Fleming had his best game of the season in the AFC championship game, posting 50 receiving yards, more yards than he had in his previous seven games combined.
Even though he’s in his late 70s, Fleming is still a kid at heart and even enjoys skateboarding near his home near Venice Beach, California. Outside of that, he says he plays golf about three times a week and does word puzzles to keep his mind sharp.
Like many of his 1972 teammates, Fleming also dabbled in real estate once his playing days were over.
Bob Kuechenberg, Left guard
NFL experience: 14 years, all with Dolphins (1970-83)
Bottom line: Even though he was a great player and a six-time Pro Bowler, Bob Kuechenberg’s legacy was sometimes overshadowed by his mouth and the controversial comments he made.
In 2006, he said the current Dolphins "do not have a soul" after a sluggish start to the season and said then-coach Nick Saban should be impeached. Many of the Dolphins players on that team then hit back at Kuechenberg, including team leaders Jason Taylor and Zach Thomas.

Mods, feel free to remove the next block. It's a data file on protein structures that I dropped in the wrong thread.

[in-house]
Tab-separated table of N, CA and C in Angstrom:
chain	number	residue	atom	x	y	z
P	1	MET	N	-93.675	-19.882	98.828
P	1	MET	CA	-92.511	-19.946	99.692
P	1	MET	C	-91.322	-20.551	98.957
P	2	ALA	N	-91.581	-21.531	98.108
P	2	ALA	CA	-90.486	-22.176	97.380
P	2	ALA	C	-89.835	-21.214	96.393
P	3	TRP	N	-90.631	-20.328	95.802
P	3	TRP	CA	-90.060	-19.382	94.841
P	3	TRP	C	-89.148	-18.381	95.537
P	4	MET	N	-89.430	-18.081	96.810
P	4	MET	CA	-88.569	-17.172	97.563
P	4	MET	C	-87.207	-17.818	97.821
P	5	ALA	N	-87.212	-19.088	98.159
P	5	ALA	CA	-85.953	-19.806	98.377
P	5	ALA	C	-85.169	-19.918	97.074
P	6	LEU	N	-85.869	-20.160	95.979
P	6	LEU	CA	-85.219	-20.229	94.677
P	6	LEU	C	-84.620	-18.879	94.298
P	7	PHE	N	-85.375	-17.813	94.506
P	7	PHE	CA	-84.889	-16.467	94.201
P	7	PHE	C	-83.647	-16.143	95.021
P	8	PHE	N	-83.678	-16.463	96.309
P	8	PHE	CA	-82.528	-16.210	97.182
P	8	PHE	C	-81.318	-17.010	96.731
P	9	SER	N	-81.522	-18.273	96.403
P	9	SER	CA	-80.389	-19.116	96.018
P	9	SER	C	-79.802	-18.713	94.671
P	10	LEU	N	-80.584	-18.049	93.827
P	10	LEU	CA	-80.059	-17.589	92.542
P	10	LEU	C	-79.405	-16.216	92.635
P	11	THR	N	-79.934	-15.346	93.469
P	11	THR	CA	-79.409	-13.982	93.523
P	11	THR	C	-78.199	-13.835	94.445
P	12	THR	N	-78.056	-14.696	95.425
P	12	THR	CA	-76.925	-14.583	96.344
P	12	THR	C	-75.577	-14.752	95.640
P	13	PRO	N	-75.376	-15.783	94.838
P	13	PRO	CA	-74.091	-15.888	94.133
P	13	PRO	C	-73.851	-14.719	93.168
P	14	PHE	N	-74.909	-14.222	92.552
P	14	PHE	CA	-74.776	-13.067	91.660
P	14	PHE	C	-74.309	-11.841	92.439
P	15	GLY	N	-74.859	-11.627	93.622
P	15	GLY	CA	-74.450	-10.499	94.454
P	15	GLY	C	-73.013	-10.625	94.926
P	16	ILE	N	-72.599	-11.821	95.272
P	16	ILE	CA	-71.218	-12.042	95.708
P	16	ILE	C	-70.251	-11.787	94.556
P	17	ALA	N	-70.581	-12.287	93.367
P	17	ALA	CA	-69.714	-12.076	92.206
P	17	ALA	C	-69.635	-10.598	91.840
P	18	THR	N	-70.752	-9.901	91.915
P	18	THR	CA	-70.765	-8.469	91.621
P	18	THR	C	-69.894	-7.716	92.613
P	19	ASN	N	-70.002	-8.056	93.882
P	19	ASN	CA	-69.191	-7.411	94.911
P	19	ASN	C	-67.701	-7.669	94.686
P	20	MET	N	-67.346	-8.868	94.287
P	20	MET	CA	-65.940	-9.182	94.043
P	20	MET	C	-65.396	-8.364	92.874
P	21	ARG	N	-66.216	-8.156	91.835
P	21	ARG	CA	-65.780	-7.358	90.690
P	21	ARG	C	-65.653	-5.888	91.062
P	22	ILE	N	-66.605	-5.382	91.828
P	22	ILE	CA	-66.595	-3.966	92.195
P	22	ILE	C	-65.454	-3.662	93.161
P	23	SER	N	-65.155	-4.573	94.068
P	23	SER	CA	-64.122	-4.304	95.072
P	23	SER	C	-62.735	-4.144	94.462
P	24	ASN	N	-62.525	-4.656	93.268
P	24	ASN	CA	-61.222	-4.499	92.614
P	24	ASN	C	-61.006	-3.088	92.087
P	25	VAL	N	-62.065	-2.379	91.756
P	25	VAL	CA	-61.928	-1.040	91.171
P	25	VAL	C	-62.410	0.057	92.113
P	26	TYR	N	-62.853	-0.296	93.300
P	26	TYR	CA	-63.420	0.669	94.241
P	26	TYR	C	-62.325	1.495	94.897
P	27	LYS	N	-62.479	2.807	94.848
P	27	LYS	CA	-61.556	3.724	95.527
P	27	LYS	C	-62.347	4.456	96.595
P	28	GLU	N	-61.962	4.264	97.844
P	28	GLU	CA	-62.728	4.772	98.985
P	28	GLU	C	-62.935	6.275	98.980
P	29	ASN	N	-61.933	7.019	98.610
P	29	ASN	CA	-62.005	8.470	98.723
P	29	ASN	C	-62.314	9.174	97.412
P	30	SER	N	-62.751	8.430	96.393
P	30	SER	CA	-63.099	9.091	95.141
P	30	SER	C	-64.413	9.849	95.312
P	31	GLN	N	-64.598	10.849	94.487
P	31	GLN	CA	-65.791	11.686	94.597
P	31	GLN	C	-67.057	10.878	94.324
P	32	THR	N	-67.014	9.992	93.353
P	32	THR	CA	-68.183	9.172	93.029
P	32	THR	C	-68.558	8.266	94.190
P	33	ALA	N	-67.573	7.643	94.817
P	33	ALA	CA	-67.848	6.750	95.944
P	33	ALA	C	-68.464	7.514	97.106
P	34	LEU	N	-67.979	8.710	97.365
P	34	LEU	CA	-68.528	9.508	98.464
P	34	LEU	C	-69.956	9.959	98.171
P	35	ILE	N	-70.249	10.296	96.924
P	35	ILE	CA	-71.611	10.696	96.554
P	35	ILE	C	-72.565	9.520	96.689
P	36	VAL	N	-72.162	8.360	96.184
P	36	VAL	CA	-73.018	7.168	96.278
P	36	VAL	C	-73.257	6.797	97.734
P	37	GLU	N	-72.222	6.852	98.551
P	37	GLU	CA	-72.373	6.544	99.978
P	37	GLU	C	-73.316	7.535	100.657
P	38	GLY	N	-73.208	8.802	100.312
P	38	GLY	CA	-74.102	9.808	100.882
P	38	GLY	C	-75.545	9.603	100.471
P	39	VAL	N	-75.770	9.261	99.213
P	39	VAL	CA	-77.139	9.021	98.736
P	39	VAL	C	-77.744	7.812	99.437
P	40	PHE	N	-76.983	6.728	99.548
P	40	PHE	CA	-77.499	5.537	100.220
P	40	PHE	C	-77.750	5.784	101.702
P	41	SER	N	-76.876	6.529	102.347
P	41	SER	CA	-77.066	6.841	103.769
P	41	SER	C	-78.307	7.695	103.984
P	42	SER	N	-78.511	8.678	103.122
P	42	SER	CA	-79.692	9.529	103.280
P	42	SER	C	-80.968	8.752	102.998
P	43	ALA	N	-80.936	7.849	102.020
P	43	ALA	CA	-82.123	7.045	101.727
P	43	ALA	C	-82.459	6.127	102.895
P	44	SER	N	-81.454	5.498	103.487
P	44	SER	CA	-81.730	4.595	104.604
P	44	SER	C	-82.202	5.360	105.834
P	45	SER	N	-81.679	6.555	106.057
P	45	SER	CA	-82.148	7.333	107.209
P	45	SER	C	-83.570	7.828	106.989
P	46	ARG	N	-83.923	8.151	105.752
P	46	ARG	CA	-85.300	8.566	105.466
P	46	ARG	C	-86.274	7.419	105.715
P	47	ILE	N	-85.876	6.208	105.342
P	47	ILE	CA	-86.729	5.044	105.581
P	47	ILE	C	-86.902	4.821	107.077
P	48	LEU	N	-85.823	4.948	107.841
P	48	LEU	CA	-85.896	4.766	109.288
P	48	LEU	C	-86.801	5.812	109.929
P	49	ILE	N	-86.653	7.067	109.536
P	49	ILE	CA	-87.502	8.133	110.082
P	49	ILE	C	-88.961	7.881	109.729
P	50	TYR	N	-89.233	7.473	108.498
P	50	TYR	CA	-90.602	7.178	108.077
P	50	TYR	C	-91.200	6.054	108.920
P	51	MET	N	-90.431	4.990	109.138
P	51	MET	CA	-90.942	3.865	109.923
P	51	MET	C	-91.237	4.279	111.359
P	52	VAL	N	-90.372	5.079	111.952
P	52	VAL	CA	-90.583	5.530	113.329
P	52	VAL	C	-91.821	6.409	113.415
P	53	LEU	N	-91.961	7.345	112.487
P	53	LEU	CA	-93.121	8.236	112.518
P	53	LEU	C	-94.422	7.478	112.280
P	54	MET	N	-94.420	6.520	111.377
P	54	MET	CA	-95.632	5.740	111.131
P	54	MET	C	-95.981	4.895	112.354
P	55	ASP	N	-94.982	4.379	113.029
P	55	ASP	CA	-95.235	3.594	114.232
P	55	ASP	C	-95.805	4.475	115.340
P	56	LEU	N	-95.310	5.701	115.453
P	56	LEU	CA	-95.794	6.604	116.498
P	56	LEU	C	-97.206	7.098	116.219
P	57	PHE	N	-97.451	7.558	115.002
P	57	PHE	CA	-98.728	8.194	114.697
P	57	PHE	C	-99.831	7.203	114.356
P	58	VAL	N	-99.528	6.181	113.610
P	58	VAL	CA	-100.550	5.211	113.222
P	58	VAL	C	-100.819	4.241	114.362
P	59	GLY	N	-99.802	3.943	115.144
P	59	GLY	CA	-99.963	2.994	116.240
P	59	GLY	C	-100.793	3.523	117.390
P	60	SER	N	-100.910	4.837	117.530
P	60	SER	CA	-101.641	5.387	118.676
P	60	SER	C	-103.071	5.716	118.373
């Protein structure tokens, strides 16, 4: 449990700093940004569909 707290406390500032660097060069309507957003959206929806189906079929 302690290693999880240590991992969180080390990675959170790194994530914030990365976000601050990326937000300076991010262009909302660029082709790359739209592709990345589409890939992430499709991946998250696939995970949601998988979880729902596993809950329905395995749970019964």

Kuechenberg also was one of the few players from the ’72 team who refused an invitation from Barack Obama to visit the White House, and he acknowledged it was due to political reasons.
Kuechenberg died in January 2019 at the age of 71.
Jim Langer, Center
NFL experience: 12 years (1970-81)
Years with Dolphins: 10 years (1970-79)
Bottom line: A converted linebacker, Jim Langer became a starter in the 1972 season and never looked back. He played every offensive snap during the championship season, and his quickness after snapping the ball allowed him to get to the second level and provide more rushing lanes.
Langer, a native of Minnesota, returned to his home state at the end of his career to play for the Vikings, and he still resides just outside of Minneapolis. He admittedly doesn’t do much these days at 71 years old but enjoys time with his seven grandchildren.